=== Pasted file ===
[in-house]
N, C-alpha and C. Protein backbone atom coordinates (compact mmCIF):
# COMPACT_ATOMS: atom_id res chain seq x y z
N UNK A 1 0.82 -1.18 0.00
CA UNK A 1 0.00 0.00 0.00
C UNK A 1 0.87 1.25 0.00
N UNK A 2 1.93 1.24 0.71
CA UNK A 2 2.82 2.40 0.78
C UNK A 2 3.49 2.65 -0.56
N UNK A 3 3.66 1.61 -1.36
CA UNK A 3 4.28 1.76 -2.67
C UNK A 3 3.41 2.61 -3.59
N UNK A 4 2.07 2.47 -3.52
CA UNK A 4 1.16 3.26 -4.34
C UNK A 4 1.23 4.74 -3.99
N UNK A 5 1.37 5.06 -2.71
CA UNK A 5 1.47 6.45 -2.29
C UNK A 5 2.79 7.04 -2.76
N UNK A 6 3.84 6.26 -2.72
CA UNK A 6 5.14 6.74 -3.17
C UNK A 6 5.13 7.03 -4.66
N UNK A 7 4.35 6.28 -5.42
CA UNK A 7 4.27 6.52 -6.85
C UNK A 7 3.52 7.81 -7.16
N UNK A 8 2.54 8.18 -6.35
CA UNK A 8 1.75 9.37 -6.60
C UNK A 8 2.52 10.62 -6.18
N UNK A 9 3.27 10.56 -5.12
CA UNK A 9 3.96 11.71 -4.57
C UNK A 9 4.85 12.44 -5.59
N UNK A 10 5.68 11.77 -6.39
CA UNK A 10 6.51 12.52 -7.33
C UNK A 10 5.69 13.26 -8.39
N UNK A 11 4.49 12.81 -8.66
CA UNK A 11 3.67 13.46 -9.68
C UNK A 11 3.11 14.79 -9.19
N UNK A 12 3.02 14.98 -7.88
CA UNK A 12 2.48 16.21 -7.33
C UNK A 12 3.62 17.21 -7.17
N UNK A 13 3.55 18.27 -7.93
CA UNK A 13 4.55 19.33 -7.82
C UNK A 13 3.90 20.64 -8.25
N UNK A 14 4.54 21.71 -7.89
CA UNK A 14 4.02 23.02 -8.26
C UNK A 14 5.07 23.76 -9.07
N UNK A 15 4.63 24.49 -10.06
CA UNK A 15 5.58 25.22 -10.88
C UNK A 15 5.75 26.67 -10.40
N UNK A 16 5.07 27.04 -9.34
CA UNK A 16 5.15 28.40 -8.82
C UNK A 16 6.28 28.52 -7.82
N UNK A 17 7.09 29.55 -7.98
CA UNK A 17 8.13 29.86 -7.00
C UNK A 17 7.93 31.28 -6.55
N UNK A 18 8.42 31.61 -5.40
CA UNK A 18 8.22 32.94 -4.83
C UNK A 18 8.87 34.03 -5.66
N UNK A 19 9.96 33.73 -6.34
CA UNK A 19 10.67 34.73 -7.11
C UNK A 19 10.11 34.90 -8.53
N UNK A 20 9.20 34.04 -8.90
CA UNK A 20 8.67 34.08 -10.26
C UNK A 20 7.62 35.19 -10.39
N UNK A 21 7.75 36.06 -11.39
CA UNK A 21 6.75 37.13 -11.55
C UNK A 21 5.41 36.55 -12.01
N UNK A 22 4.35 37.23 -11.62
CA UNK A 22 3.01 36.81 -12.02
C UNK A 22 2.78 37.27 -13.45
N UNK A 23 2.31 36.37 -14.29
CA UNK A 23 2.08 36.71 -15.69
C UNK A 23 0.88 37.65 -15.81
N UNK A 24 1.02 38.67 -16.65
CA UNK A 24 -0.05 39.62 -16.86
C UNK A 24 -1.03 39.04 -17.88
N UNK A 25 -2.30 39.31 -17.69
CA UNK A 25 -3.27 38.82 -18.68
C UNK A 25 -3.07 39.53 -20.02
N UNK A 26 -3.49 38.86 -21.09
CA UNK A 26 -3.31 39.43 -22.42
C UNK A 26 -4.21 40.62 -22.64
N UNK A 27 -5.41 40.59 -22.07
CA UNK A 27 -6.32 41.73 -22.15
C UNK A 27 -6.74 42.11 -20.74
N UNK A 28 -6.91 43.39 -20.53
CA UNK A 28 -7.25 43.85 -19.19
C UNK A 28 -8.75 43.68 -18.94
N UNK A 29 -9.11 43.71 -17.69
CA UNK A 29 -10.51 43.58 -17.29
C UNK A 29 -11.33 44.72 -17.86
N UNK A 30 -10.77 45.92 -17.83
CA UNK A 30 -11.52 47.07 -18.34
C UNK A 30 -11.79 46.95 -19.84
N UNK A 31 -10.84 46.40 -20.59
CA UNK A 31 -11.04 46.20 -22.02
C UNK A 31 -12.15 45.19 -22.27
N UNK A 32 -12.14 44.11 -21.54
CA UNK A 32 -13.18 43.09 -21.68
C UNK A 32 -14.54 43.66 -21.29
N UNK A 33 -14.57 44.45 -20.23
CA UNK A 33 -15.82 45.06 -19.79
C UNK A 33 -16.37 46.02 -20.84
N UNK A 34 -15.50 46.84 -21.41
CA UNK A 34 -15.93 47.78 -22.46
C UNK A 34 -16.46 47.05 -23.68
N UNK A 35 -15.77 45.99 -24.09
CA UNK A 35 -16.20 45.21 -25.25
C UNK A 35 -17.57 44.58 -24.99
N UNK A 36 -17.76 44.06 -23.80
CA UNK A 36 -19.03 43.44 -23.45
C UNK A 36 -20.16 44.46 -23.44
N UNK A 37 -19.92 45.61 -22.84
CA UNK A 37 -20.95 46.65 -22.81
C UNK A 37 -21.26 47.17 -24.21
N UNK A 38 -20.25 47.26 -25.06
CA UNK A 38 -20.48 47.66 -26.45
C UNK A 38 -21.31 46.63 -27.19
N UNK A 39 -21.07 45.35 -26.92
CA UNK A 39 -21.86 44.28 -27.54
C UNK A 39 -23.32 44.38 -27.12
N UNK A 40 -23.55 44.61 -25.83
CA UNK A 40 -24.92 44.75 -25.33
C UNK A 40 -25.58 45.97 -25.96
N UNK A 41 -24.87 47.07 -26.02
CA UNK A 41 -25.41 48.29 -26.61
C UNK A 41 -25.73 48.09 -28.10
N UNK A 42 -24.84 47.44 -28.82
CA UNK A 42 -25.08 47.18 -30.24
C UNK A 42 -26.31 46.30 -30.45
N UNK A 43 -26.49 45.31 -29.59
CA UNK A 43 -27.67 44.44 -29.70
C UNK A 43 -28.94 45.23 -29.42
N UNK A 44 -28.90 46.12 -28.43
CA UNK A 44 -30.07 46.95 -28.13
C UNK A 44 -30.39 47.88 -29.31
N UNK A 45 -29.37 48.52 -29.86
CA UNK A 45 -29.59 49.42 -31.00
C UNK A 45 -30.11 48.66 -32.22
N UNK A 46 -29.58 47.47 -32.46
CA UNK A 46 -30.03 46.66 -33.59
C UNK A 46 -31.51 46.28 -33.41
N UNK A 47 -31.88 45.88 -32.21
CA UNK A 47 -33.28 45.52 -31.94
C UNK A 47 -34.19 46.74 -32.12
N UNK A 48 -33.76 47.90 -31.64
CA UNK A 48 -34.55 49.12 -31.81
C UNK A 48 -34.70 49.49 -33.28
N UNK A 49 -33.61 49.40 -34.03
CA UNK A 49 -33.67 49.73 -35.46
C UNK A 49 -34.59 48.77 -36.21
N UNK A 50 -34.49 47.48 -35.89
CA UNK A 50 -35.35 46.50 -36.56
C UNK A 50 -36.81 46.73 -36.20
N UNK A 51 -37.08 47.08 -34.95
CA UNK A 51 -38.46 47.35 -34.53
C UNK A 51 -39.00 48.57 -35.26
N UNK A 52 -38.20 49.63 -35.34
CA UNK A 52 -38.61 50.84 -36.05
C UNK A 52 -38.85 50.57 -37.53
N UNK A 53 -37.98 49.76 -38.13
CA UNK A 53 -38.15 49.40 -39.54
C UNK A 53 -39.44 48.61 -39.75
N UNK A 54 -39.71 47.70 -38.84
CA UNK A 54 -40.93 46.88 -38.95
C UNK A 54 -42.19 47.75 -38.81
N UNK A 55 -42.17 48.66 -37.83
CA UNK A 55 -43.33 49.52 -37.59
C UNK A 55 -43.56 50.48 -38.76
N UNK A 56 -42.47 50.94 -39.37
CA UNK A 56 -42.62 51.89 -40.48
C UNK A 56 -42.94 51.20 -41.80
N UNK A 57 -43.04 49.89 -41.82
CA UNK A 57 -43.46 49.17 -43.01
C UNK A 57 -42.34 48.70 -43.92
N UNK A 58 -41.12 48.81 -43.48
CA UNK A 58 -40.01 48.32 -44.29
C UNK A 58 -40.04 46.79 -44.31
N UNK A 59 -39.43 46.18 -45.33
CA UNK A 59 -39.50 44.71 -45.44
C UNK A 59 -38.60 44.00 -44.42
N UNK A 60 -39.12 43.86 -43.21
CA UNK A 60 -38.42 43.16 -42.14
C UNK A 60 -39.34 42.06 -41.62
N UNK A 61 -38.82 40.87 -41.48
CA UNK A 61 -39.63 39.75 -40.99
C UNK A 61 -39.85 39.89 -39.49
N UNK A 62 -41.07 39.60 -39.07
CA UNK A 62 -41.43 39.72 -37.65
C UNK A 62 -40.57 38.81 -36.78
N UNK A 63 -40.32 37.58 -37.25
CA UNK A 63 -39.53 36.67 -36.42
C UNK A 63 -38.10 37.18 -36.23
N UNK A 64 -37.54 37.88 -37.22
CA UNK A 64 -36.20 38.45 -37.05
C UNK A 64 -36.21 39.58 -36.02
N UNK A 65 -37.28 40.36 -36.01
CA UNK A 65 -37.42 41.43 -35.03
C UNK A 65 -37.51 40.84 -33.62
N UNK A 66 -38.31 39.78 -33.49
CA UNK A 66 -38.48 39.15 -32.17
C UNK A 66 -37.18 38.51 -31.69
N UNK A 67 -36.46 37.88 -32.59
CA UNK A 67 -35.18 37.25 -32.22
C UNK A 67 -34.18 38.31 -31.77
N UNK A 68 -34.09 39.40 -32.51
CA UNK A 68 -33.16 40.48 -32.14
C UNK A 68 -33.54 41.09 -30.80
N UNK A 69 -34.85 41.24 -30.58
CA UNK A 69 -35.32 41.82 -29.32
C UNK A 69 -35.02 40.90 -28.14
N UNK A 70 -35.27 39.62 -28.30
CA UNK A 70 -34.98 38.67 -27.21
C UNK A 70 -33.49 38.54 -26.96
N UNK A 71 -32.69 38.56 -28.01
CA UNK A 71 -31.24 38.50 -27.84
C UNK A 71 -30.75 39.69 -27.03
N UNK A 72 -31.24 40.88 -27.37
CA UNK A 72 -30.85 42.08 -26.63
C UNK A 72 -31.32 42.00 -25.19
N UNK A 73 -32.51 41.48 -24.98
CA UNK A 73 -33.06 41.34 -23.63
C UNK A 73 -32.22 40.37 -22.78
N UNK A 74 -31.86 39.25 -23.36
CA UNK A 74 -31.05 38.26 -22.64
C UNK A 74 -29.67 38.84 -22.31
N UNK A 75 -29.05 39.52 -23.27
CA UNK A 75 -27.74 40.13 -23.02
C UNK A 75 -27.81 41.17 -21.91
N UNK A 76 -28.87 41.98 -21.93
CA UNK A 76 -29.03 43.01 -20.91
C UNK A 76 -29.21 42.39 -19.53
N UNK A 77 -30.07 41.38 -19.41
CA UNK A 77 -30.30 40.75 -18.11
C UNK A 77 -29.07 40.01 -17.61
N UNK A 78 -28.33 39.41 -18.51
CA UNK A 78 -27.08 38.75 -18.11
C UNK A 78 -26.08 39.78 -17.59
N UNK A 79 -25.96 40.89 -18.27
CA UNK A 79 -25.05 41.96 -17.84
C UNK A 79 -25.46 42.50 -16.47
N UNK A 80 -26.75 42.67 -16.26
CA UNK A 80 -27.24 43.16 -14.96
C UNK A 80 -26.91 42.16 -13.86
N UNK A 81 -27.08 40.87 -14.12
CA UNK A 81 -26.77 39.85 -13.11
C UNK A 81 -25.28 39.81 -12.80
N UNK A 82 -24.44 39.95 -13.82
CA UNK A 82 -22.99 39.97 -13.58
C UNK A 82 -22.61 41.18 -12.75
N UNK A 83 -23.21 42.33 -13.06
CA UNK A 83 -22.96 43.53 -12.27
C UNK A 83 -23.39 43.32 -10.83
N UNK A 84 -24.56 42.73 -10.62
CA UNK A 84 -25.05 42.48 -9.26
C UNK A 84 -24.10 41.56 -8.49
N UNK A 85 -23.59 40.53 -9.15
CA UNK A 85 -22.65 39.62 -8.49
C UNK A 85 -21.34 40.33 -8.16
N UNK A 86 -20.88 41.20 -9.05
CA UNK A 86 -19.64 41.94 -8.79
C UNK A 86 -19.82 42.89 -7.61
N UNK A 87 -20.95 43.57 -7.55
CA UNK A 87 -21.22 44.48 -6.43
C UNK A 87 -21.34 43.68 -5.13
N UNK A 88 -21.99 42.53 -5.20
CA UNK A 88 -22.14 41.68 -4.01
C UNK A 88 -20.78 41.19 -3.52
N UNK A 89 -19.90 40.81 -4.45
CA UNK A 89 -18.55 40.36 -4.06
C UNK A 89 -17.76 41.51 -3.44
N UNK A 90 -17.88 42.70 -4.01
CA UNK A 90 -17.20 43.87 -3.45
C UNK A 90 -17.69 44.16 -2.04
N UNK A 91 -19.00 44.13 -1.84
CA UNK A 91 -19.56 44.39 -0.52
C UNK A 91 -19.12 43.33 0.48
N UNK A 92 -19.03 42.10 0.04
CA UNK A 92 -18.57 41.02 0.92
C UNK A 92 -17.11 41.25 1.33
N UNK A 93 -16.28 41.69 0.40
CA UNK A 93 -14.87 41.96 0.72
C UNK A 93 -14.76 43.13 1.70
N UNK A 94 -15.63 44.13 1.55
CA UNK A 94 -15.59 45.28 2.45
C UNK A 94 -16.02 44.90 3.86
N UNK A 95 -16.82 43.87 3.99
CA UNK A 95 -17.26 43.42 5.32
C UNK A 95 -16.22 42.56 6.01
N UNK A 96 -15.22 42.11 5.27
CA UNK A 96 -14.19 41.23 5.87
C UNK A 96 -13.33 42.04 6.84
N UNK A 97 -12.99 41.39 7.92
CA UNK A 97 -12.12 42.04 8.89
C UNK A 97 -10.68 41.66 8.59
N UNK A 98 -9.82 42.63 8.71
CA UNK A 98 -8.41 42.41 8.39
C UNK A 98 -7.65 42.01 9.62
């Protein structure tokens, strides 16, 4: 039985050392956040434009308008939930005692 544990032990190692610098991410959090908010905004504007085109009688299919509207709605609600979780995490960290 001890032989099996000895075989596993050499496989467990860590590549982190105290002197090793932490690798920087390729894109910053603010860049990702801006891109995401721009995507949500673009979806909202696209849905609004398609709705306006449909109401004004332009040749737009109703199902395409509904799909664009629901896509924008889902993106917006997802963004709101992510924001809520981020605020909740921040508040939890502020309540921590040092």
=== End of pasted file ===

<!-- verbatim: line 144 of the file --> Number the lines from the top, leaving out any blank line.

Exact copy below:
C UNK A 47 -34.19 46.74 -32.12